The law should not force businesses to take political standpointsby Peter Tatchell / October 12, 2018 / Leave a comment
The Christian owners of Ashers bakery in Belfast have won a UK Supreme Court appeal, reversing two earlier lower court rulings. They were previously found to have discriminated against a gay customer on the grounds of sexual orientation by refusing to decorate a cake with the words “support gay marriage.”
As a freedom of expression and human rights defender, I believe that people should have the right to express ideas with which they agree and also to refuse to facilitate ideas with which they disagree. That is why I am delighted the Supreme Court ruled that Ashers was not acting unlawfully when it declined Gareth Lee’s request, on the grounds that it conflicted with their beliefs.
I say this as someone who strongly disagrees with Ashers’ backing for the Northern Ireland ban on same-sex marriage.
This argument about not being forced to support ideas that a person finds objectionable cuts both ways. For example, I do not believe that a gay baker should be pressured, under threat of legal sanction, to decorate a cake with a message against same-sex marriage.
Ashers did not discriminate against the customer who ordered the cake because he was gay. His sexual orientation was not an issue. They agreed to make Lee’s cake but merely declined to decorate it with the wording requested. This was not discrimination on the grounds of sexual orientation because, as the Supreme Court pointed out, Ashers would have refused that message even if it had been asked for by a heterosexual person. The bakery’s objection was to the wording.
Although most Christians in Britain support same-sex civil marriage in register offices, the owners of Ashers bakery say their faith requires them to oppose gay marriage and anything that endorses it. Since when has discrimination been a Christian value?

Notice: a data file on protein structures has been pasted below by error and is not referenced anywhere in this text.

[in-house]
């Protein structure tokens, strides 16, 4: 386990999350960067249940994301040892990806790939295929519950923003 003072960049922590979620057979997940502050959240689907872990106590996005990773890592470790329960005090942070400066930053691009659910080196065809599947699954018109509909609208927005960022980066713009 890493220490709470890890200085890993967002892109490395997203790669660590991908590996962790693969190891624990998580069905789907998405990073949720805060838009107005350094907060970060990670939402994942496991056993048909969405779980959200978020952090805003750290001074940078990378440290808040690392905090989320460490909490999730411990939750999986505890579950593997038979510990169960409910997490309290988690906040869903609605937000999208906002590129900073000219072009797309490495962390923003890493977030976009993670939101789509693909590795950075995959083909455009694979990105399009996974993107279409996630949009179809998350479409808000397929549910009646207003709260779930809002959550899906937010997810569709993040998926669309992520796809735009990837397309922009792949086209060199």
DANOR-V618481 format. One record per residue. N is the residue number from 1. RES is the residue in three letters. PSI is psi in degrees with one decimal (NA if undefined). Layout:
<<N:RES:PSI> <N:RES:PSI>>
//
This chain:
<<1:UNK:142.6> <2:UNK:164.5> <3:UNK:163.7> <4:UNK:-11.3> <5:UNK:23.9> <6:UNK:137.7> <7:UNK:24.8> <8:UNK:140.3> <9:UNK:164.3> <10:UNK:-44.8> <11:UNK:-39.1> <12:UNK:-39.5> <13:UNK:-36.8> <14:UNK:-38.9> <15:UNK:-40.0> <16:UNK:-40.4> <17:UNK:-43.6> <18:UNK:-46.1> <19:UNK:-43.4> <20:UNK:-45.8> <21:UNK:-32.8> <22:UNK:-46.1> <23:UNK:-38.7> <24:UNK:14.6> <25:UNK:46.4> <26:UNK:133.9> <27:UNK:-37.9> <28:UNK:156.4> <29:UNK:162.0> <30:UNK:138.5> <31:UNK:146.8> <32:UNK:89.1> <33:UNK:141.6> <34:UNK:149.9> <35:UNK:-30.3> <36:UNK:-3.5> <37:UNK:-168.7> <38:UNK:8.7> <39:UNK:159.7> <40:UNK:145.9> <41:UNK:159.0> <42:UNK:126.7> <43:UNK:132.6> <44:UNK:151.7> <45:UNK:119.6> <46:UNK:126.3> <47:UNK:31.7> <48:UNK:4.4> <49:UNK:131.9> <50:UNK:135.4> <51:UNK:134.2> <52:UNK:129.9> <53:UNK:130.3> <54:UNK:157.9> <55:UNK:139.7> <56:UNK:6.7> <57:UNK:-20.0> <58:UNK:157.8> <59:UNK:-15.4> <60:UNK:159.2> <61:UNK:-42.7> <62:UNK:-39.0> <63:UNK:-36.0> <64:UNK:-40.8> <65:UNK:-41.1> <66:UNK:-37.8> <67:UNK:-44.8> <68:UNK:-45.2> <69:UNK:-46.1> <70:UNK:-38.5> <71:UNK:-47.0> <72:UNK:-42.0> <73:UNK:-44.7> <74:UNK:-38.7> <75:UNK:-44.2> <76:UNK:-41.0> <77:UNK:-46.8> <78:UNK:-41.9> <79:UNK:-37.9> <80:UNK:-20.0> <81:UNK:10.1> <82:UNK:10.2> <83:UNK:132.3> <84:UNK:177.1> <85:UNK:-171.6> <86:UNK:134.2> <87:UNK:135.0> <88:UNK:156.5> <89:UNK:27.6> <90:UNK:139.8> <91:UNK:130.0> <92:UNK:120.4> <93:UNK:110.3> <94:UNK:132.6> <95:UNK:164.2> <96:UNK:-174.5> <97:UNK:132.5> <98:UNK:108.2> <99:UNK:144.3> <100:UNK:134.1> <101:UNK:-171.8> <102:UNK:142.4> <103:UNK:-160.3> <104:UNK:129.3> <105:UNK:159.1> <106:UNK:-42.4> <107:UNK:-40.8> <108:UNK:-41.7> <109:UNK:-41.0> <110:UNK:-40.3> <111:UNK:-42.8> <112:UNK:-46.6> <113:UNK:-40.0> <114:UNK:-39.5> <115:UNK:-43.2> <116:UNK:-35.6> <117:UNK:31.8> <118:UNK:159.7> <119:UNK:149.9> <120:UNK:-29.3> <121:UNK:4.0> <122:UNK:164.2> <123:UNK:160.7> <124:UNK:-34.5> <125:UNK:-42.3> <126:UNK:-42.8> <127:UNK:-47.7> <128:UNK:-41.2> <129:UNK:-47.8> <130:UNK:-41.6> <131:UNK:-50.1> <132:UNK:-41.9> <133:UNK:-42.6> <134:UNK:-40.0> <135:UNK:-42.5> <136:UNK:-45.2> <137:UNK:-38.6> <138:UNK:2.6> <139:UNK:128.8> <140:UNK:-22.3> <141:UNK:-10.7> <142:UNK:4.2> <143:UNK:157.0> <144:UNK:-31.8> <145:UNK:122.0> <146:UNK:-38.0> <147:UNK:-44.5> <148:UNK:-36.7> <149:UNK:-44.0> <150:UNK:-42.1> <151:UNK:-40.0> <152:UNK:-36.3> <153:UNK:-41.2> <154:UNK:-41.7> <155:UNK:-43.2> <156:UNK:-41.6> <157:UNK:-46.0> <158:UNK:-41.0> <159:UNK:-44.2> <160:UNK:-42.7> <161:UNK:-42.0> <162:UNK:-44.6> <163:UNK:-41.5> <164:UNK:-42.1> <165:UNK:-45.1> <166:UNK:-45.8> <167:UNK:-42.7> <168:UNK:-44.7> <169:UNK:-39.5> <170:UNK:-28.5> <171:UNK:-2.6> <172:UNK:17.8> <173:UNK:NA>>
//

Yet if the Supreme Court had ruled against them it would have established the unwelcome principle that businesses cannot legally refuse an equivalent request, even if it is sexist, xenophobic or anti-gay—and even if the business owners object to it. Freedom of expression includes the right to not facilitate ideas that a person opposes.
The Ashers case is different from the Christian B&B owner in Berkshire, Susanne Wilkinson, who in 2010 refused to accommodate a same-sex couple. This was direct discrimination against two men because they were gay. They were turned away because of their sexual orientation, not because of their beliefs or any message they wanted to propagate.
The Ashers judgment does not just have implications for the LGBT-community. If the Supreme Court ruling had gone the other way, potentially it could have meant that a Muslim printer would be obliged by law to publish the cartoons of Mohammed, or posters in praise of Tommy Robinson who stands accused of promoting anti-Muslim hatred. It could have also meant that a Jewish printer would be legally required to publish a book that propagates Holocaust denial or the fake Protocols of the Elders of Zion.
Equality law is intended to protect against discrimination. A business providing a service to the public has a legal duty to do so without discrimination based on race, gender, disability, faith, age, sexuality and so on. That is right and proper.
But requiring Ashers and others to aid the dissemination of ideas that conflict with their conscience would have set a dangerous, authoritarian precedent. It would have been incompatible with individual freedom.
The Supreme Court was right. These principles are worth defending.